Jul 17 2013

Ever Changing Landscape

Flooding and mudslides are starting to feel normal in the areas burned by last summers Colorado fires.  I have read in several places that this could be the norm for the next 10 years.  Manitou Springs was hit hard in early July, and Hwy 14 in the Poudre Canyon was closed recently on July 12 due to multiple mudslides blocking the road.

One of these mudslides was one of the larger one in the Poudre Canyon since the fire, and as I looked into the location I was surprised by how small the drainage was that produced this slide.

Here is a radar image of the storm that caused the mudslide.  The historical radar data only includes imagery at every hour so there is not an image of the main system directly over the drainage.  I am not sure of the rain totals but some sites stated rain rates of 1”-2” per hour.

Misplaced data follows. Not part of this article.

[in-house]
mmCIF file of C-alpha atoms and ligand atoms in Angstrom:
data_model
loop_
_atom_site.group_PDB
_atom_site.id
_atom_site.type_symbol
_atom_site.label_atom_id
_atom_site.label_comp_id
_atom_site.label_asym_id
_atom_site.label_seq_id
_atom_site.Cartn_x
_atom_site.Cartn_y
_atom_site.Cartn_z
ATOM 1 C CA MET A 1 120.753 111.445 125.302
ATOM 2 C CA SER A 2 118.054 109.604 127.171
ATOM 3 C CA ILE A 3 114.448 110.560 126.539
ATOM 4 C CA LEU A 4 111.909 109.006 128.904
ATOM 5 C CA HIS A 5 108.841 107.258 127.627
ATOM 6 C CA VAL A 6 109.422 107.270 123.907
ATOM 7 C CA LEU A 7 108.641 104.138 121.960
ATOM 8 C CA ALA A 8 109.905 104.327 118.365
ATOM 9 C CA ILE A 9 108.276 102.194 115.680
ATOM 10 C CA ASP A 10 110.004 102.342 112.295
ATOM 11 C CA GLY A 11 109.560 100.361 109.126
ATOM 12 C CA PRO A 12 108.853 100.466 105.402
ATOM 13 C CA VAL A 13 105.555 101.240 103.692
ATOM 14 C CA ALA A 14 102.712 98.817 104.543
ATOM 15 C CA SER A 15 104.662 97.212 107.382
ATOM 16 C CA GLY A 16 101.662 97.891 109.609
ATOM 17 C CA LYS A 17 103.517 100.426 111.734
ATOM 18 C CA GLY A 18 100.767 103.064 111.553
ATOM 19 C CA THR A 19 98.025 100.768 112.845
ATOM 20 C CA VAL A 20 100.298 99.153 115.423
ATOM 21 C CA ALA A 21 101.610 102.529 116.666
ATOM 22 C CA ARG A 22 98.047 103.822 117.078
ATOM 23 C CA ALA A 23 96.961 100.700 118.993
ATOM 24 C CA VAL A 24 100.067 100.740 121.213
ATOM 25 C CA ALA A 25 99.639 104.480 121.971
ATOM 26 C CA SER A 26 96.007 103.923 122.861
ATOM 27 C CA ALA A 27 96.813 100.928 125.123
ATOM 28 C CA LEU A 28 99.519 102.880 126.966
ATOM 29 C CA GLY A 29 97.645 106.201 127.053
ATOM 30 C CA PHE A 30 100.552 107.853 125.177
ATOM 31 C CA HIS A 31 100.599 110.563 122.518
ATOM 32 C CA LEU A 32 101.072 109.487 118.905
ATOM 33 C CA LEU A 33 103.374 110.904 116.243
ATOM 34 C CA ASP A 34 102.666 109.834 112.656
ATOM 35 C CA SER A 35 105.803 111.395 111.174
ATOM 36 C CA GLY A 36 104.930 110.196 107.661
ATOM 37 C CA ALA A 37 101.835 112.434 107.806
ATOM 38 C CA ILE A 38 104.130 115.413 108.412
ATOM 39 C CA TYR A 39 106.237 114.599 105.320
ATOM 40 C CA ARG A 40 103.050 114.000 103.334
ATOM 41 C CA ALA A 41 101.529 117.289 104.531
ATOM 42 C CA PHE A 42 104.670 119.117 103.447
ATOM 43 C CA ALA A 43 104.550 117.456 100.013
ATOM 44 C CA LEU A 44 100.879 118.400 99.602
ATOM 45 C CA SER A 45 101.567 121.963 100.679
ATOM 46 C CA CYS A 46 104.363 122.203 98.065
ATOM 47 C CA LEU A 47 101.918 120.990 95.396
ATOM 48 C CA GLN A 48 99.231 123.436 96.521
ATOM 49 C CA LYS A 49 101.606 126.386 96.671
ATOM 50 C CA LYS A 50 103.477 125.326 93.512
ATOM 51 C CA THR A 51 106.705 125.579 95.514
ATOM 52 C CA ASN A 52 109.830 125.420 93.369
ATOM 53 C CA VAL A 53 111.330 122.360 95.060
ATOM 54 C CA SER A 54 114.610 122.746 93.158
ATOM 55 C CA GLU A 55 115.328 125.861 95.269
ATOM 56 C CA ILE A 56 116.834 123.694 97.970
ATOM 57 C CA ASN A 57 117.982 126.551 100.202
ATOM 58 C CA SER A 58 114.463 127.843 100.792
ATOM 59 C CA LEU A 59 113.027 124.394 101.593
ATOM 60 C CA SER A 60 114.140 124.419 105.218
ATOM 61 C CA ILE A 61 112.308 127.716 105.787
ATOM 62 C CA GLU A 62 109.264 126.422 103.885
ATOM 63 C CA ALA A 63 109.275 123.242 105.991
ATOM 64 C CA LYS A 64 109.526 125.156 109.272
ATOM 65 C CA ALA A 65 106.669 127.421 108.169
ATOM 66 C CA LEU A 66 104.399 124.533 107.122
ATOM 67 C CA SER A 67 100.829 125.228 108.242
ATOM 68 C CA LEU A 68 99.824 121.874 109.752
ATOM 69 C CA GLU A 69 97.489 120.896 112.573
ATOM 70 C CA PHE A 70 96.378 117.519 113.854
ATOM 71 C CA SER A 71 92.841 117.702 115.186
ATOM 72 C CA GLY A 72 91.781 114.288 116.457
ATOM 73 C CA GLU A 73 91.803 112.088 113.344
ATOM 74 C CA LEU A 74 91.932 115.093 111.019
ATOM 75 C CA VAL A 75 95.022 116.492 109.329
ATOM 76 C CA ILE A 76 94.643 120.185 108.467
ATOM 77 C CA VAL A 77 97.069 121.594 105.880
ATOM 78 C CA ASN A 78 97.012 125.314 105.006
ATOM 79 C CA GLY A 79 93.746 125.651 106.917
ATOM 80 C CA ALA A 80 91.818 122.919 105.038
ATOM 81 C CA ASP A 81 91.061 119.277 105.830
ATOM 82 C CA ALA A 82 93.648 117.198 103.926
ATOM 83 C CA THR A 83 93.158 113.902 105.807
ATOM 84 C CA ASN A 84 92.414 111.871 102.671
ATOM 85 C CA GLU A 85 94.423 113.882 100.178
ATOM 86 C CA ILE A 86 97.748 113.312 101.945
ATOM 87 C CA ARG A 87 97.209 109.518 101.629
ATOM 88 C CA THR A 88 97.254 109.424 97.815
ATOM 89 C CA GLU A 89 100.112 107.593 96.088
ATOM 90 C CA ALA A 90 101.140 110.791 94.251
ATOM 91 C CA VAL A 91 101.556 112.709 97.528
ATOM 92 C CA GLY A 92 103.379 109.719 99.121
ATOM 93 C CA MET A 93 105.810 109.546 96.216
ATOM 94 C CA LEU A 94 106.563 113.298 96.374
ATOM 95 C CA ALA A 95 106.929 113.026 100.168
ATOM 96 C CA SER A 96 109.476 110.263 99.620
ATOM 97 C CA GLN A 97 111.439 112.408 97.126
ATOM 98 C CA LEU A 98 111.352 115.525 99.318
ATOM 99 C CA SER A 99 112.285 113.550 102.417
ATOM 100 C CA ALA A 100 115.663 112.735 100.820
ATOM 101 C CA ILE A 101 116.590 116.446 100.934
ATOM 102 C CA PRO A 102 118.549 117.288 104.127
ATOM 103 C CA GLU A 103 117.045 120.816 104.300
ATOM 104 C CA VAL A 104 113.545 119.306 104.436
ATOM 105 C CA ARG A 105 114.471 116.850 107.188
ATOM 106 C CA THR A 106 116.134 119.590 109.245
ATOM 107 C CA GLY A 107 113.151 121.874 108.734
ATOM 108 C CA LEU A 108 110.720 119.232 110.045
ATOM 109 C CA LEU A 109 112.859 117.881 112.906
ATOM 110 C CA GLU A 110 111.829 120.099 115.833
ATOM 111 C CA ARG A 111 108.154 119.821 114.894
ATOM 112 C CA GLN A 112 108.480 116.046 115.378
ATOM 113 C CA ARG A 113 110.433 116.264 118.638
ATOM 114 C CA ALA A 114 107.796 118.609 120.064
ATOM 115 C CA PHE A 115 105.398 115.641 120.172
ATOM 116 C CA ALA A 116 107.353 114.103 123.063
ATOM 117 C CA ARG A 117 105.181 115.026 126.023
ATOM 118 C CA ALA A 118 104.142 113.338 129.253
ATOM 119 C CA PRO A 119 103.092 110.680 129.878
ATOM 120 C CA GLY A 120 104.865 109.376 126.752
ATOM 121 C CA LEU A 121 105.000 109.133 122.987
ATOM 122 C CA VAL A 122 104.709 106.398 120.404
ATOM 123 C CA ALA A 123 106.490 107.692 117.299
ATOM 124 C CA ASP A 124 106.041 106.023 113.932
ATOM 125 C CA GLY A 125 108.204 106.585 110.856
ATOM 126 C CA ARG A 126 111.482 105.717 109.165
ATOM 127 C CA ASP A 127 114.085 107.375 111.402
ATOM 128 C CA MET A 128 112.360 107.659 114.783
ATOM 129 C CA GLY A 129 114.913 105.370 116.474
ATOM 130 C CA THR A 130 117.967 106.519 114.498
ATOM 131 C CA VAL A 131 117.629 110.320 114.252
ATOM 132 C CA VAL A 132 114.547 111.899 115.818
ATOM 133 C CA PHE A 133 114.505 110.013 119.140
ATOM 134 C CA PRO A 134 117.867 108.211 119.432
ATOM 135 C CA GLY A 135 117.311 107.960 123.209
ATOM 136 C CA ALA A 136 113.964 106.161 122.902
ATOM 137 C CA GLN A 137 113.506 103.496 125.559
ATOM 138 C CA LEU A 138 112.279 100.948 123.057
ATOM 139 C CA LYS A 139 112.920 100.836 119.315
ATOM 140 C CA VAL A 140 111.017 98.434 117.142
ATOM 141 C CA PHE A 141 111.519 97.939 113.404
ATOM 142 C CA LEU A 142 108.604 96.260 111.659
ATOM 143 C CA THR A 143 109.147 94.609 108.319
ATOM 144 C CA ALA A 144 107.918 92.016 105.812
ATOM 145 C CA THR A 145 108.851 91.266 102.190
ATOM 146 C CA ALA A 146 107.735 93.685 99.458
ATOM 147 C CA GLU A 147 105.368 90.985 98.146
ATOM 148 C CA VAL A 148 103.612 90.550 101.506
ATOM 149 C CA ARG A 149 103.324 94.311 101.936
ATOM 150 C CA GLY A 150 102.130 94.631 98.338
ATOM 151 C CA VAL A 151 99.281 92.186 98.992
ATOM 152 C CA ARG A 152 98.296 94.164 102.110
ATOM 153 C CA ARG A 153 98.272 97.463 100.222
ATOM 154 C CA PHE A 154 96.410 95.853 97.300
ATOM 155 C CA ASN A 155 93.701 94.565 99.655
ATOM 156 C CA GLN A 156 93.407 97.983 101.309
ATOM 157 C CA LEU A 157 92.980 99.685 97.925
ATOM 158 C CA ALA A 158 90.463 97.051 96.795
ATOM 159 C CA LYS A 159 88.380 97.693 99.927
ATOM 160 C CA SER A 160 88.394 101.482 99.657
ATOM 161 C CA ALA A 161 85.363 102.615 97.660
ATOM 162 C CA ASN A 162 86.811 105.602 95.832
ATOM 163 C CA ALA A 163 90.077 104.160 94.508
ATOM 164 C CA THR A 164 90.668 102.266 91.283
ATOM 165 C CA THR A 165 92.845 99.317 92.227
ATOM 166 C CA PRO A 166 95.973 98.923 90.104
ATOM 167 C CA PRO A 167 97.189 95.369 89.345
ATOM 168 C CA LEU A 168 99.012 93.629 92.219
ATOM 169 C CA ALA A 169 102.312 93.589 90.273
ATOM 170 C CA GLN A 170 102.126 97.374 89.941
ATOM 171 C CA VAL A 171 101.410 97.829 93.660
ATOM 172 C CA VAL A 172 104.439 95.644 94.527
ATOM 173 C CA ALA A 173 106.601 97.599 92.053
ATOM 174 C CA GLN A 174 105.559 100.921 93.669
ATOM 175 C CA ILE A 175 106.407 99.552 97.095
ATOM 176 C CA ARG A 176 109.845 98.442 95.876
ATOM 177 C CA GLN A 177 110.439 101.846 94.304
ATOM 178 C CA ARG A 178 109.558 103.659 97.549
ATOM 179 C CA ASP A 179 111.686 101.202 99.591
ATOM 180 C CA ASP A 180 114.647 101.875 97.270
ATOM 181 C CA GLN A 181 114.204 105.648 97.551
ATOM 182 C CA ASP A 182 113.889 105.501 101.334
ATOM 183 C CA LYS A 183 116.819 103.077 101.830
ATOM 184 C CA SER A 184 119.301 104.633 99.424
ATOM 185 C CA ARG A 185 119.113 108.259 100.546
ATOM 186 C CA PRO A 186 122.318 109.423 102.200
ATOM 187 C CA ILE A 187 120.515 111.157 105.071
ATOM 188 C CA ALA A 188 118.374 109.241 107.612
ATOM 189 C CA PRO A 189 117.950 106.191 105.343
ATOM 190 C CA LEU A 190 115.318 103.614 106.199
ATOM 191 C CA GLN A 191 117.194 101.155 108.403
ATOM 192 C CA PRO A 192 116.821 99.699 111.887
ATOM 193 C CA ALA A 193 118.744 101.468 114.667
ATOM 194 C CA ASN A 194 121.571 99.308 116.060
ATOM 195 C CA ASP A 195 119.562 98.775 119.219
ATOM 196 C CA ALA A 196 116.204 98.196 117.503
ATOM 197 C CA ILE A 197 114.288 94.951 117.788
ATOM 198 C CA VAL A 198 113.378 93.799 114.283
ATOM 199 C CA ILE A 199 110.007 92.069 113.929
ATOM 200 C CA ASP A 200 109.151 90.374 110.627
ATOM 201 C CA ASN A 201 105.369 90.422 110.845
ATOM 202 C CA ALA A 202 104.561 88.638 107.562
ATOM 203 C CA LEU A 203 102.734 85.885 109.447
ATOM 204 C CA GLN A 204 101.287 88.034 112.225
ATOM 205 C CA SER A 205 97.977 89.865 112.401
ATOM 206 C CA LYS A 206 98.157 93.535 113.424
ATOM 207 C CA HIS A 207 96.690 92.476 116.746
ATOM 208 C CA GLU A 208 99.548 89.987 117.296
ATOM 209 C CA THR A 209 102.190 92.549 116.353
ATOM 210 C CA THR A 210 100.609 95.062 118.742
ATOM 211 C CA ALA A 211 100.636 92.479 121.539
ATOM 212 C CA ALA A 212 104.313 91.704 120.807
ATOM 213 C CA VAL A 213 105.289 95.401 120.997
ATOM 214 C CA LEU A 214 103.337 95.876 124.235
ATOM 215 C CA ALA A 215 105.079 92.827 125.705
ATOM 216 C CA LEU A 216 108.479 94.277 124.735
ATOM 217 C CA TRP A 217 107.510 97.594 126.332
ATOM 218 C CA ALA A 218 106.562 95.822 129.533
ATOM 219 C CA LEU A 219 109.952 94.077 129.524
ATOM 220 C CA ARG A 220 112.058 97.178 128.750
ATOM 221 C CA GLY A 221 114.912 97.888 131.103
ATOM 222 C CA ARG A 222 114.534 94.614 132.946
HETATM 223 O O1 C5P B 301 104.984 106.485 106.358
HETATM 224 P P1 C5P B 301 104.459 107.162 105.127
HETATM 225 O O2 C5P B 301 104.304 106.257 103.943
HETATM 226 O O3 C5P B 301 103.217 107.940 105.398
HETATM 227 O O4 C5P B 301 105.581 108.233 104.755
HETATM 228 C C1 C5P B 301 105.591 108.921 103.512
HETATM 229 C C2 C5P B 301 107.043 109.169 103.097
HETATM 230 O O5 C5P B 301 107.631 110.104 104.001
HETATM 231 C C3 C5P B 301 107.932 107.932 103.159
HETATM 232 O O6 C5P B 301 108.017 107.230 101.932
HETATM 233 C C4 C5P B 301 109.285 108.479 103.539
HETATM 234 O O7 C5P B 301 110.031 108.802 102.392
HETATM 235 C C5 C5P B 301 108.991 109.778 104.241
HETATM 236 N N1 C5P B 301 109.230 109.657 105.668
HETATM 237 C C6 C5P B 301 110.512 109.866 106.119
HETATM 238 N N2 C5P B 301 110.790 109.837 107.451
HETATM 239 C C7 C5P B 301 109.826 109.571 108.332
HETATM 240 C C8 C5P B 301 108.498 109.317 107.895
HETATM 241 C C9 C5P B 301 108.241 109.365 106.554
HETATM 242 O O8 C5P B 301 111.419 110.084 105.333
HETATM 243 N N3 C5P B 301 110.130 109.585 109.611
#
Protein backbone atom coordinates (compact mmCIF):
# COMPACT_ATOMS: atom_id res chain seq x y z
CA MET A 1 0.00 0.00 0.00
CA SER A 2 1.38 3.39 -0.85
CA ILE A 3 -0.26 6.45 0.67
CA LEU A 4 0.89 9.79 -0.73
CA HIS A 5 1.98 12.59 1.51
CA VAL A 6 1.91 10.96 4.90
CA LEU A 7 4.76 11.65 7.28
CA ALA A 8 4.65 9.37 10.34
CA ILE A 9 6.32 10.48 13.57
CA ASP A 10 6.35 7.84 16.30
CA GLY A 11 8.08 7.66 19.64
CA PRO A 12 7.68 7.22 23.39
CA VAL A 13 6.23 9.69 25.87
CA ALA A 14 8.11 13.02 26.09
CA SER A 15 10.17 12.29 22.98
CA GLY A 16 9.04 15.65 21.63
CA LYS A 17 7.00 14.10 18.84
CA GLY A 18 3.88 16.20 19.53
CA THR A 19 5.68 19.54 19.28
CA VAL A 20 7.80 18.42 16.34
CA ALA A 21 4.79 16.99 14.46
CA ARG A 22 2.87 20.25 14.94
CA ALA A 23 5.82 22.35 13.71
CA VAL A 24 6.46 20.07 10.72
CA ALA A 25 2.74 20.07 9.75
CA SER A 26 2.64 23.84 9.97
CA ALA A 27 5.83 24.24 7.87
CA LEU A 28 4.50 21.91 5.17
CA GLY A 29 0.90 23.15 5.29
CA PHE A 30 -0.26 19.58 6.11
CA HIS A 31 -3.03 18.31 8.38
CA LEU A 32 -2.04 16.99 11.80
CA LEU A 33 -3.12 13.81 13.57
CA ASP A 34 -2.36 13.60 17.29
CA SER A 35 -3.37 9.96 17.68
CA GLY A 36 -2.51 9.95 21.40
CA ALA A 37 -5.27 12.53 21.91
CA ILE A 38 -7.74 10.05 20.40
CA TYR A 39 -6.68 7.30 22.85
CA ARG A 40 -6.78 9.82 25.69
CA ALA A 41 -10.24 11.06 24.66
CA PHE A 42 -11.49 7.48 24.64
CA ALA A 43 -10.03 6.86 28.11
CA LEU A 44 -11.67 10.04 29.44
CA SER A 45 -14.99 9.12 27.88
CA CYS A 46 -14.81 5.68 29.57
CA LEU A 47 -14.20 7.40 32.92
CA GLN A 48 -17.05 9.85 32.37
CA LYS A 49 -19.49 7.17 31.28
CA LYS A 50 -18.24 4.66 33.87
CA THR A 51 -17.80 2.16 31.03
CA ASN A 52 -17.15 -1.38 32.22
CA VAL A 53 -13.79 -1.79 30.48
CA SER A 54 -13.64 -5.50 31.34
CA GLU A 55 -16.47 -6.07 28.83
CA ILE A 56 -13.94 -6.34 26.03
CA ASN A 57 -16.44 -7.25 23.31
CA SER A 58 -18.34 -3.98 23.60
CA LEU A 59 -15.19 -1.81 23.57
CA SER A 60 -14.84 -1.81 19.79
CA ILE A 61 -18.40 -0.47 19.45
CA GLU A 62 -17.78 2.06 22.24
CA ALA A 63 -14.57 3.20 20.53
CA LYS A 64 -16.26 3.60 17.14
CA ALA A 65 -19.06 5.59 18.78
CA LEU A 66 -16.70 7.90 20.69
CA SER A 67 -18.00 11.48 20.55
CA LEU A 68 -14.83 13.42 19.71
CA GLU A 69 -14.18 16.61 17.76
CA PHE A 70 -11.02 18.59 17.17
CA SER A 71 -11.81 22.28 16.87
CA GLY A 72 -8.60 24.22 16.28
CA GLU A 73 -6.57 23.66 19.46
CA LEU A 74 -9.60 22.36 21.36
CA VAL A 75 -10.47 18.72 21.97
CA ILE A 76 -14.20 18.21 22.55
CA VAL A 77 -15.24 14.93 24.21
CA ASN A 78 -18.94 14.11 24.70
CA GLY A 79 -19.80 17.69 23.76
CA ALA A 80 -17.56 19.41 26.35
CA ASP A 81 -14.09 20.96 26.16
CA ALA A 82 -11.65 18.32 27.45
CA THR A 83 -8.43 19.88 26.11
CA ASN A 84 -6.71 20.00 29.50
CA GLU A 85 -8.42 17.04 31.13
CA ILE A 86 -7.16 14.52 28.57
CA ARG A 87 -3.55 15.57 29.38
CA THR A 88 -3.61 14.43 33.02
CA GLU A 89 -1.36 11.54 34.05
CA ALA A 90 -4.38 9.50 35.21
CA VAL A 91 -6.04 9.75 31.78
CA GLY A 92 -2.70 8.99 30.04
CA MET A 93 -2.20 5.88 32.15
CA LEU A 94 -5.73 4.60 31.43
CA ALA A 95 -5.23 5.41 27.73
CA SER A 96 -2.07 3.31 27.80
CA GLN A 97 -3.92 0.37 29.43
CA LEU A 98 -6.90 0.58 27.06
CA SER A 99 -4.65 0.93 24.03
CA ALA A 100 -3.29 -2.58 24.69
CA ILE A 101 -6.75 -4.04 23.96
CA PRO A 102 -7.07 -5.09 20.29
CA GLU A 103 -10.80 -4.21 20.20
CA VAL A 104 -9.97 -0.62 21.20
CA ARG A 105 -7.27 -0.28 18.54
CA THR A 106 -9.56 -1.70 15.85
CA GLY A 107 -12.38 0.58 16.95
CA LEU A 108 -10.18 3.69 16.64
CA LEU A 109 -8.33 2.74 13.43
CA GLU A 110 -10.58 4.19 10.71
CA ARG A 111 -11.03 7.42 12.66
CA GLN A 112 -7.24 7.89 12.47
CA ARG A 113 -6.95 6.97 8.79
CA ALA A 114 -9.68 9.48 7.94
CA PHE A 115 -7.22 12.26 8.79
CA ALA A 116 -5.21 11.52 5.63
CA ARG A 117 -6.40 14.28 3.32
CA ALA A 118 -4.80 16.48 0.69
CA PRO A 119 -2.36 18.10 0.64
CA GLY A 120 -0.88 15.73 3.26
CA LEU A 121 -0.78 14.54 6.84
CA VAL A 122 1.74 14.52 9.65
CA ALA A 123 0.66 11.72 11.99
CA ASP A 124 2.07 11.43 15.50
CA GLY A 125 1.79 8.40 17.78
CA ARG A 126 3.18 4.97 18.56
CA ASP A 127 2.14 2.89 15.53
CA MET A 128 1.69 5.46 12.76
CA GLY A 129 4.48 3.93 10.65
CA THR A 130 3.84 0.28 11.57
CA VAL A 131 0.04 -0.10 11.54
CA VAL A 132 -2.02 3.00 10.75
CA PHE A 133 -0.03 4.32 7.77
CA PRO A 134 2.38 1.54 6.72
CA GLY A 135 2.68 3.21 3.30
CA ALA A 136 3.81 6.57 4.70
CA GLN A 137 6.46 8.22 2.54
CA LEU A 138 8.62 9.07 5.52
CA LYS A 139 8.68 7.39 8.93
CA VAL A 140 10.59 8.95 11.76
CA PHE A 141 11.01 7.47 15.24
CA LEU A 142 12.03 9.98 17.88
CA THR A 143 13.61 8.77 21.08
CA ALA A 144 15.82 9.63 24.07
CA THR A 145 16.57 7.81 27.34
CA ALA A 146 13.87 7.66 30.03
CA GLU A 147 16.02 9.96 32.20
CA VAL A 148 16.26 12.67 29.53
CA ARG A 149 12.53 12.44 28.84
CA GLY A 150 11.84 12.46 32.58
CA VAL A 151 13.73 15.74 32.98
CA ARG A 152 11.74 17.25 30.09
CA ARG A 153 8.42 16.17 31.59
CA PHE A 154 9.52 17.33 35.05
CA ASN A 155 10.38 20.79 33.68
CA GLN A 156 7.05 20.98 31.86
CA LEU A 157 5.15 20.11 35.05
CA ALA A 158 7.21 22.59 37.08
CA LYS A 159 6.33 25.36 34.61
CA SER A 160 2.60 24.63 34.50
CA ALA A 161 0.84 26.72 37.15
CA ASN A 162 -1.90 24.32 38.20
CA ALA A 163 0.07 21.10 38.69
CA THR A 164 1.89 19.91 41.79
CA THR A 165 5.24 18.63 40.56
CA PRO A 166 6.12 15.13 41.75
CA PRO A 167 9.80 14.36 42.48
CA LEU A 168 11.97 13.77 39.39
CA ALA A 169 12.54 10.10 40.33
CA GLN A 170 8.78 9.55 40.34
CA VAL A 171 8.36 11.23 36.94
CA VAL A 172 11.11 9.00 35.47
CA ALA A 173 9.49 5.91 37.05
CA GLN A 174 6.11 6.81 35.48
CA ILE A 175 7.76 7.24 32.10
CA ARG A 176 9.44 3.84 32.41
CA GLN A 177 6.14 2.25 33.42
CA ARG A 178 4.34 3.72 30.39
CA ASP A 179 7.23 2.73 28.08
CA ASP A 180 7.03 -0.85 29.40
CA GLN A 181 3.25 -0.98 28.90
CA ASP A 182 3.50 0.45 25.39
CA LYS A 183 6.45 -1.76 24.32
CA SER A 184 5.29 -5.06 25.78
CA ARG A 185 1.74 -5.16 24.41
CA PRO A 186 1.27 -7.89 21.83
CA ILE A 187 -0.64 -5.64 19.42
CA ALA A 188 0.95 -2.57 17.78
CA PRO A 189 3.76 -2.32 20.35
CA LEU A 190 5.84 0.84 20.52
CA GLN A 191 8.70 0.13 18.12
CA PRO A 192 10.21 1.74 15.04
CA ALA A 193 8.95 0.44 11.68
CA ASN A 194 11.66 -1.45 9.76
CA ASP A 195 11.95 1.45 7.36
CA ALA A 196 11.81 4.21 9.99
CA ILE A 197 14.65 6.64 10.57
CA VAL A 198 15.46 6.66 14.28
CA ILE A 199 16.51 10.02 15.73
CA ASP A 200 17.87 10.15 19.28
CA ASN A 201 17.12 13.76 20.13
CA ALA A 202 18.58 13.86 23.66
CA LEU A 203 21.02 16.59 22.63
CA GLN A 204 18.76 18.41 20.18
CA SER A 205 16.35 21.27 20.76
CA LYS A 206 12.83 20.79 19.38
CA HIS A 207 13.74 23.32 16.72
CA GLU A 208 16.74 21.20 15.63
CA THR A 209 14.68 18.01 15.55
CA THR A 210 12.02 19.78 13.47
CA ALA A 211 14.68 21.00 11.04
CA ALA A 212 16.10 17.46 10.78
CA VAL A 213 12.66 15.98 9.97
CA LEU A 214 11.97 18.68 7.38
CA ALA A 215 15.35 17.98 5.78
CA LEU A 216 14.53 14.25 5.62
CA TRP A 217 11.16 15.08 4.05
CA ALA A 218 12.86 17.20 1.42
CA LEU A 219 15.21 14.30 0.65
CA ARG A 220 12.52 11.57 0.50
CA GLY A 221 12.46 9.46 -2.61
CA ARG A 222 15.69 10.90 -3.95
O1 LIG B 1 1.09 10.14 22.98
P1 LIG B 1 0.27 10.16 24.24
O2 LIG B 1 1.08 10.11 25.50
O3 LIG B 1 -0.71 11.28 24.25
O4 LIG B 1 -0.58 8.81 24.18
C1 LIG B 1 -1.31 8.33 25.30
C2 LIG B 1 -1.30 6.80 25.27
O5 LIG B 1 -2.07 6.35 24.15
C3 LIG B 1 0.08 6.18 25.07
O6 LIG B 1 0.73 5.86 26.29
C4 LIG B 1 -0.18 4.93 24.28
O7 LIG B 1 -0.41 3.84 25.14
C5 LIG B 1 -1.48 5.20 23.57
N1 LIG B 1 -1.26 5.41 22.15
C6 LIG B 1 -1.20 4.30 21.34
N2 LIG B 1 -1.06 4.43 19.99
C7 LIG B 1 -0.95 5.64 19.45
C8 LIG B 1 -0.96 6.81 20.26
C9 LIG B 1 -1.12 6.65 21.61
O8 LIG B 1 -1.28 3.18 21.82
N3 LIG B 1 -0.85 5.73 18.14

The rainfall in the area was enough to spike the river at the canyon mouth by about 300 cfs.


Using the USGS 10m NED data I created an outline of the drainage area that contributed to this slide.  The drainage area is only 1.9 square miles.  It looks like more than 90% of the drainage was burned in the fire.


All of that created this.  (click the image for more pictures from the Rock Report Blog)


This is also the first mudslide due to the fire to significantly change a rapid on the Poudre.  This slide happened at a fun rapid known as Three Rocks or Three Way.  Currently there is no way through it, and when the wood gets cleared it appears there will be a new rapid along the left side of the former channel.

Here is a link to some more photos form the Coloradoan.

The big question that lingers is what happens when a much larger drainage area gets an intense rainfall event like this?

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